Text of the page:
The dualism of data and the role of algorithms

Chelsea Hegner/ August 8, 2022/ Unkategorisiert/ 0 comments

We interact with various algorithms in our everyday Internet use, whether on our social media profiles, while surfing the web, reading an online newspaper, or watching a YouTube video. Algorithms prove to be useful helpers because, for example, when we store online, they enable us to save our shopping cart when we leave the website. Yet we are hardly actively aware of these algorithms, so what are they all about and what downsides do we need to consider?

Invisible log

An algorithm is a set of routines, rules or commands. Since algorithms are usually invisible on the user interface, they are also referred to as a “black box”. Internet users are not always aware of how they work and thus lack awareness of potential threats: Algorithms are hidden to protect intellectual property, hide the details from users, and make their “interaction” with the system effortless. However, this simultaneously prevents users from understanding the details of how algorithmic systems work or even their existence. Whether or not users’ understanding is present, their perceived knowledge of an algorithm can still influence their behavior, so awareness of these processes is important. This includes making algorithms transparent – at least at the level required for responsible use – and helping people to shape their behavior on the Internet responsibly.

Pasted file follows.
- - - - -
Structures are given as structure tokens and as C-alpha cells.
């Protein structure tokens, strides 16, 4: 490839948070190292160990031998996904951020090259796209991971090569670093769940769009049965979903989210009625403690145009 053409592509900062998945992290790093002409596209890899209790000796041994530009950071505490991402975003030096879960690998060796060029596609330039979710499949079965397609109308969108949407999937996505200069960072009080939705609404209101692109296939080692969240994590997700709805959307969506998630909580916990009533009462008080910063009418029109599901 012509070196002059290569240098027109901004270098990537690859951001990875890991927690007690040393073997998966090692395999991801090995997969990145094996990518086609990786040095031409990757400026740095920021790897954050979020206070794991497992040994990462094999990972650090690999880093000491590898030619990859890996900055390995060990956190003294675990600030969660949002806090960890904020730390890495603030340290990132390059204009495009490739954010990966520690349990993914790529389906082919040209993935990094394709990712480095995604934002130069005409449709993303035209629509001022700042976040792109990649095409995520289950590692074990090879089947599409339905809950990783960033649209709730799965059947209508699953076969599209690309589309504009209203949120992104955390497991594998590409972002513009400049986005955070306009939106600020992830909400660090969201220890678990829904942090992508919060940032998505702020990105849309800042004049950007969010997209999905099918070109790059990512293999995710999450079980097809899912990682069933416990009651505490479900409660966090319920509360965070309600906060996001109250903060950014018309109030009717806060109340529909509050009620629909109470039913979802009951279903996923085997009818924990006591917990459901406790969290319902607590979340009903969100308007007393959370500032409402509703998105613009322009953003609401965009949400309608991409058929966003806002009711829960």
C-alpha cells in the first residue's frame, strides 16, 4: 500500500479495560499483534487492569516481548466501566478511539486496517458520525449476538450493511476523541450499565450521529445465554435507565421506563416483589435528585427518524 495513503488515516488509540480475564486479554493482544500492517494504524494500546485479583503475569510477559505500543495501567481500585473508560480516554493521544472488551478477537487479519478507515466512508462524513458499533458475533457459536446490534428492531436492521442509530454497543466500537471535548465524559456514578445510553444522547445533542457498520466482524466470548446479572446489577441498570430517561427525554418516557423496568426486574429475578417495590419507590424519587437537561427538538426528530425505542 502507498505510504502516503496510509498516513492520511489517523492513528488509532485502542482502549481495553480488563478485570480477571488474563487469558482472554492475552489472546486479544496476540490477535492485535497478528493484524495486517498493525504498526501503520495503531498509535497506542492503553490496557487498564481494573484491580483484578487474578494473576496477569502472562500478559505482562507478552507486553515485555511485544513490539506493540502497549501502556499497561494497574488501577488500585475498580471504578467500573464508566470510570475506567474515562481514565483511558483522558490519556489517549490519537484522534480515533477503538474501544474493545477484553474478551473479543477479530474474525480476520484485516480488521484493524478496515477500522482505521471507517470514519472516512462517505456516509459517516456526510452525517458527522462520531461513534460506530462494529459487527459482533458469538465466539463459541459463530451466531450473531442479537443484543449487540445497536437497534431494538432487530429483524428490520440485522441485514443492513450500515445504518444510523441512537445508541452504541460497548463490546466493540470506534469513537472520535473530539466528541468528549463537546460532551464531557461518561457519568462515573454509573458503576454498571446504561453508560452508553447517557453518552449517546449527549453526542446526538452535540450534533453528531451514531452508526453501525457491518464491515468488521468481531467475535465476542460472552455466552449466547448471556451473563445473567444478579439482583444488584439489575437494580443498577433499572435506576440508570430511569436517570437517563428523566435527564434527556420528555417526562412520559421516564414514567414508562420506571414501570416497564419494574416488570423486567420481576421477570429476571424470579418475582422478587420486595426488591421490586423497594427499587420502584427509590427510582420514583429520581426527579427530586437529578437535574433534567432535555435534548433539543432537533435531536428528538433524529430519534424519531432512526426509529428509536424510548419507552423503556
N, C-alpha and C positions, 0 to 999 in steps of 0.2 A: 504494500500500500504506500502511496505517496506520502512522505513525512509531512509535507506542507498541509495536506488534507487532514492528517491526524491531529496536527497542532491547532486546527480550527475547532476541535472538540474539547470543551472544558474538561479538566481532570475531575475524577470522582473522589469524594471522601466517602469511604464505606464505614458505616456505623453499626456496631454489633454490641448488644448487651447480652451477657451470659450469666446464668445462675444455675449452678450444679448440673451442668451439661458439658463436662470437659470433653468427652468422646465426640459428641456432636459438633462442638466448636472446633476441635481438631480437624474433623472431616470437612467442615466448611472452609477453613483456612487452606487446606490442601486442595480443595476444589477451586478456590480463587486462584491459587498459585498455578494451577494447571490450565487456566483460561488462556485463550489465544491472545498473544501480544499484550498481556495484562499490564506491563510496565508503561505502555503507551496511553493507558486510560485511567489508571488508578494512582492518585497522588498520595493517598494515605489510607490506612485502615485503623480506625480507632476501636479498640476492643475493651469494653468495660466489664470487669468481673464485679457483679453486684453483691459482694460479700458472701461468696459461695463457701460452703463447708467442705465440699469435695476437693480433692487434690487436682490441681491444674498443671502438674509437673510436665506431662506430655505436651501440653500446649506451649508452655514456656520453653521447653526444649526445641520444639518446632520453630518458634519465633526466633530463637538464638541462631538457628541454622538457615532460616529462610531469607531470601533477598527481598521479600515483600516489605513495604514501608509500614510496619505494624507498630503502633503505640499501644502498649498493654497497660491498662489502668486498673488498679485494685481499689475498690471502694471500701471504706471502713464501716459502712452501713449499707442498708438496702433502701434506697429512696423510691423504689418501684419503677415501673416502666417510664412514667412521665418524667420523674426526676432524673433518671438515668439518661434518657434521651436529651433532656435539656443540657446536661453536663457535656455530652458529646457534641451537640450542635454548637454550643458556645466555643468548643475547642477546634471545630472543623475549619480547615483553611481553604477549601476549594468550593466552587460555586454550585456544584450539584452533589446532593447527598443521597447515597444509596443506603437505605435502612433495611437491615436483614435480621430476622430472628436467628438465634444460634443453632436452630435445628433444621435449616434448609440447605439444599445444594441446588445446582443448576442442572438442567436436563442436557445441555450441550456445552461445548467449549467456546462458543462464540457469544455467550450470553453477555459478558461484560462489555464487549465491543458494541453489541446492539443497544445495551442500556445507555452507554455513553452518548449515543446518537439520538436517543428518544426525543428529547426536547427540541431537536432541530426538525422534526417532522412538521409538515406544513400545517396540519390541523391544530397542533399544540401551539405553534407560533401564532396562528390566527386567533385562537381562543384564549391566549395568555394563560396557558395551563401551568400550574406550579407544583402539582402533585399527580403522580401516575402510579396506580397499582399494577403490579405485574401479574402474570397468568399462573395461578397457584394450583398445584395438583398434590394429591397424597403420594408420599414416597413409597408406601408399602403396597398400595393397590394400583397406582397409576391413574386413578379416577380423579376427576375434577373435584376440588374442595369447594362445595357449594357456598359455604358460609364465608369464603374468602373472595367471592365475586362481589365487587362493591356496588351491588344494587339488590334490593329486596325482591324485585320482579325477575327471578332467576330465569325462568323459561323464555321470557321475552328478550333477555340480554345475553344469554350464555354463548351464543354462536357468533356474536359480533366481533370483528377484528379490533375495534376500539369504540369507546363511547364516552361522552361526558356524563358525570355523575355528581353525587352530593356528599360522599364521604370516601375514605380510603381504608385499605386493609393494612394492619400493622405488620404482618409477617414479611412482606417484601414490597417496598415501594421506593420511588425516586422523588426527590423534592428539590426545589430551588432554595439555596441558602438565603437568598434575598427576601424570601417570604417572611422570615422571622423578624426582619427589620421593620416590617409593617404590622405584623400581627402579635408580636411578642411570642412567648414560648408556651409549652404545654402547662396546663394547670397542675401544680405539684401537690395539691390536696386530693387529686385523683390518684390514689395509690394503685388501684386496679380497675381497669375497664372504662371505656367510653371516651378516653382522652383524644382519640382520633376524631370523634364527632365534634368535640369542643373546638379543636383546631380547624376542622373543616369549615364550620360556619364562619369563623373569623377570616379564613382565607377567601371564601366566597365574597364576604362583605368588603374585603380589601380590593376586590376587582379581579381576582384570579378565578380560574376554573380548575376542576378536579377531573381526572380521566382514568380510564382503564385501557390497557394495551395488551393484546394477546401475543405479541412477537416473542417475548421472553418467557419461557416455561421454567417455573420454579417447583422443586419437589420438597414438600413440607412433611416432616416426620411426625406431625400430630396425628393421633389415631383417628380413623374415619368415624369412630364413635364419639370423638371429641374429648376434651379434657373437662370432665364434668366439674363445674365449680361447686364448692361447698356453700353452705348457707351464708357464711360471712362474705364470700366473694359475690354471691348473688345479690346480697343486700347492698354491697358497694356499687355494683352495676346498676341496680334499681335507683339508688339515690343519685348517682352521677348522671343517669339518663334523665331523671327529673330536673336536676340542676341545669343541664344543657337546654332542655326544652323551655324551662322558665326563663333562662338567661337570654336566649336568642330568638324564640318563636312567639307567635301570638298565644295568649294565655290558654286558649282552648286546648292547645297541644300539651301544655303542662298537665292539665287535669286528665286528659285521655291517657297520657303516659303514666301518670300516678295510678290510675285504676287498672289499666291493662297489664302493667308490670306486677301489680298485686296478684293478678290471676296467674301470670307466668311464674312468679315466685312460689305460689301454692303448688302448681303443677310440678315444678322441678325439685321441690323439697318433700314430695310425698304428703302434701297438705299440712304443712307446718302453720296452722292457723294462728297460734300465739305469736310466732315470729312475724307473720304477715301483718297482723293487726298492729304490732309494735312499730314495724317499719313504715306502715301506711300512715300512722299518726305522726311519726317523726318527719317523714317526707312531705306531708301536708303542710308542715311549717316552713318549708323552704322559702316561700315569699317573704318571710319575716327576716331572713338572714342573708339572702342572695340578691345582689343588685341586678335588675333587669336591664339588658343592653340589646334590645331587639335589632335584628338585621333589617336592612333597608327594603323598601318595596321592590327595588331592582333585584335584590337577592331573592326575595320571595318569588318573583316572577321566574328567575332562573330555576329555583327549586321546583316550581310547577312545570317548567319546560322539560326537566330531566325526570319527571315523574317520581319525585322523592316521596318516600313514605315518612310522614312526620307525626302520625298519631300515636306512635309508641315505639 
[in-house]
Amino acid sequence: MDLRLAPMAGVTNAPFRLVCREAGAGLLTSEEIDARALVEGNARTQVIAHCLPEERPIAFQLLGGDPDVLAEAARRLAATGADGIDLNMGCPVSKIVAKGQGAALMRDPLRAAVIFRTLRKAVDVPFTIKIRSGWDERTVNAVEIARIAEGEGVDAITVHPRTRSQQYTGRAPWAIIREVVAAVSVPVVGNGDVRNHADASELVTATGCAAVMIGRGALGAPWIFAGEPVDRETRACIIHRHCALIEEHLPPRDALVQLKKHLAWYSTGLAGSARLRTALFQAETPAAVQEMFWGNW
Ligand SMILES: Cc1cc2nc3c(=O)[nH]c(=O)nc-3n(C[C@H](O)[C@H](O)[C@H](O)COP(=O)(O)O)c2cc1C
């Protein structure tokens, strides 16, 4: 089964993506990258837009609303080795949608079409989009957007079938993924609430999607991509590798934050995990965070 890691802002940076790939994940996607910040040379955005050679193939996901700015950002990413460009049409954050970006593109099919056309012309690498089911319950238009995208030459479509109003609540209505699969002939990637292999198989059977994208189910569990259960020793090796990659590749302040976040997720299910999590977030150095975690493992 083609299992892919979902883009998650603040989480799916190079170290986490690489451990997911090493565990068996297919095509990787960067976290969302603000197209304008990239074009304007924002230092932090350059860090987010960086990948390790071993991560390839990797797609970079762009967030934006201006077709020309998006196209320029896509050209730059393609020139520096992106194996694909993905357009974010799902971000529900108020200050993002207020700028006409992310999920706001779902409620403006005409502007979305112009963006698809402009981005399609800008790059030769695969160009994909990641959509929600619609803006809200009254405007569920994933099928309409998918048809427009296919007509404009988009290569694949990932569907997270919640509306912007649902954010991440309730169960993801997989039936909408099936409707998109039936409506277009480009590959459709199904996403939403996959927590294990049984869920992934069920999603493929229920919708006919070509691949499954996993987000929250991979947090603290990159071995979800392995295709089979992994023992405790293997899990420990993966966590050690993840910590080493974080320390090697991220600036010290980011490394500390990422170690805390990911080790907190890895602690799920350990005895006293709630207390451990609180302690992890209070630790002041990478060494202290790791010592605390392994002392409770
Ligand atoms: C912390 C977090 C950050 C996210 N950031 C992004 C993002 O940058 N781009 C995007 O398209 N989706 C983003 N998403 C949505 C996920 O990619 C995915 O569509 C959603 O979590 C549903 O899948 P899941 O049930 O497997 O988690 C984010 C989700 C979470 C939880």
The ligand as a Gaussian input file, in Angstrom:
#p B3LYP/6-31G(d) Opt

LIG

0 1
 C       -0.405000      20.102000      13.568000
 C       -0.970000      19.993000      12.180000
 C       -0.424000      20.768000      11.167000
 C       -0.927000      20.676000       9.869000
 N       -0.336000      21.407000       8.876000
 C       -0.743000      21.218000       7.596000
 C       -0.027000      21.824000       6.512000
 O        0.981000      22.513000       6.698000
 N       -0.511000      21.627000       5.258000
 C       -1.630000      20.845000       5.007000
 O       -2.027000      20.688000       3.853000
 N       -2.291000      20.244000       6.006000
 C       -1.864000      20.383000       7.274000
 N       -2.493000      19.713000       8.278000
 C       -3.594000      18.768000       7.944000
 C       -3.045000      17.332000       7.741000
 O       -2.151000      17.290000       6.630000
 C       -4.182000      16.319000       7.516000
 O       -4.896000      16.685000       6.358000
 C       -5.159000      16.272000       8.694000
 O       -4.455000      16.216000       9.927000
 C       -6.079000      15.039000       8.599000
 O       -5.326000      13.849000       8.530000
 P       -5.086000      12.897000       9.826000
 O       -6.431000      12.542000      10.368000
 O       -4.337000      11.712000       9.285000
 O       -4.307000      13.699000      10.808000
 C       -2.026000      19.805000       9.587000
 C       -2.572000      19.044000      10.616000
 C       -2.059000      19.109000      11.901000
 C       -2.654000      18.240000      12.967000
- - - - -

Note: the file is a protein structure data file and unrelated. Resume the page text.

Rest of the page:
The risk of the filter bubble

Algorithms sort data based on what we seem to like and suggest similar content based on that. Artificial intelligence (AI) can be extremely efficient in sorting such large amounts of data. It filters the content we see online every day by classifying and prioritizing information. This provides us with customized online content and services based on our habits, preferences, and identity characteristics. Automated, they determine our sources of information and thus our perspective on the world and on others. This filter bubble leads to a reproduction of our already existing opinions and possibly even exacerbates them, because other perspectives are blanked out. Filter bubbles can thus save us time in searching for new content, but they can also strongly influence our view of the world and reinforce cognitive behaviors such as impulsivity and distraction. If we become aware of these bubbles, we can look at online content in a more differentiated way and specifically influence the algorithm, for example, by searching for other perspectives on a topic.

The risk of personalization and profiling